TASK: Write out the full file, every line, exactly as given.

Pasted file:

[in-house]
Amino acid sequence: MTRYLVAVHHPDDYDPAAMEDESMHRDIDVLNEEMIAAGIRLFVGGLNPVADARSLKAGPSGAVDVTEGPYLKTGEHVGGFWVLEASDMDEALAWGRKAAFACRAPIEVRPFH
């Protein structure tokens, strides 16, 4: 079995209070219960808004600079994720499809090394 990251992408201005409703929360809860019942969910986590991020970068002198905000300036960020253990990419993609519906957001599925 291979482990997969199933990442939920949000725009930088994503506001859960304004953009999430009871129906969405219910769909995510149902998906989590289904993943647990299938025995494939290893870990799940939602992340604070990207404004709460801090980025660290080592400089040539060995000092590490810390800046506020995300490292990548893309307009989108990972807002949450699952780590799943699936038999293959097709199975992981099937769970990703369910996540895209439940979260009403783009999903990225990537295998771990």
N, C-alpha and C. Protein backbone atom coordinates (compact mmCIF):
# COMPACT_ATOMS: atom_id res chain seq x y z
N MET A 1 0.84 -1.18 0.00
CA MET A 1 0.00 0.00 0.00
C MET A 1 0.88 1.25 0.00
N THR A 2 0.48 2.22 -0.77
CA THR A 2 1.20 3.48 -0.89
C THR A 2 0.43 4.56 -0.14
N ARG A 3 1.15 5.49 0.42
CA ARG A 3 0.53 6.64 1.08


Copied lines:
[in-house]
Amino acid sequence: MTRYLVAVHHPDDYDPAAMEDESMHRDIDVLNEEMIAAGIRLFVGGLNPVADARSLKAGPSGAVDVTEGPYLKTGEHVGGFWVLEASDMDEALAWGRKAAFACRAPIEVRPFH
């Protein structure tokens, strides 16, 4: 079995209070219960808004600079994720499809090394 990251992408201005409703929360809860019942969910986590991020970068002198905000300036960020253990990419993609519906957001599925 291979482990997969199933990442939920949000725009930088994503506001859960304004953009999430009871129906969405219910769909995510149902998906989590289904993943647990299938025995494939290893870990799940939602992340604070990207404004709460801090980025660290080592400089040539060995000092590490810390800046506020995300490292990548893309307009989108990972807002949450699952780590799943699936038999293959097709199975992981099937769970990703369910996540895209439940979260009403783009999903990225990537295998771990």
N, C-alpha and C. Protein backbone atom coordinates (compact mmCIF):
# COMPACT_ATOMS: atom_id res chain seq x y z
N MET A 1 0.84 -1.18 0.00
CA MET A 1 0.00 0.00 0.00
C MET A 1 0.88 1.25 0.00
N THR A 2 0.48 2.22 -0.77
CA THR A 2 1.20 3.48 -0.89
C THR A 2 0.43 4.56 -0.14
N ARG A 3 1.15 5.49 0.42
CA ARG A 3 0.53 6.64 1.08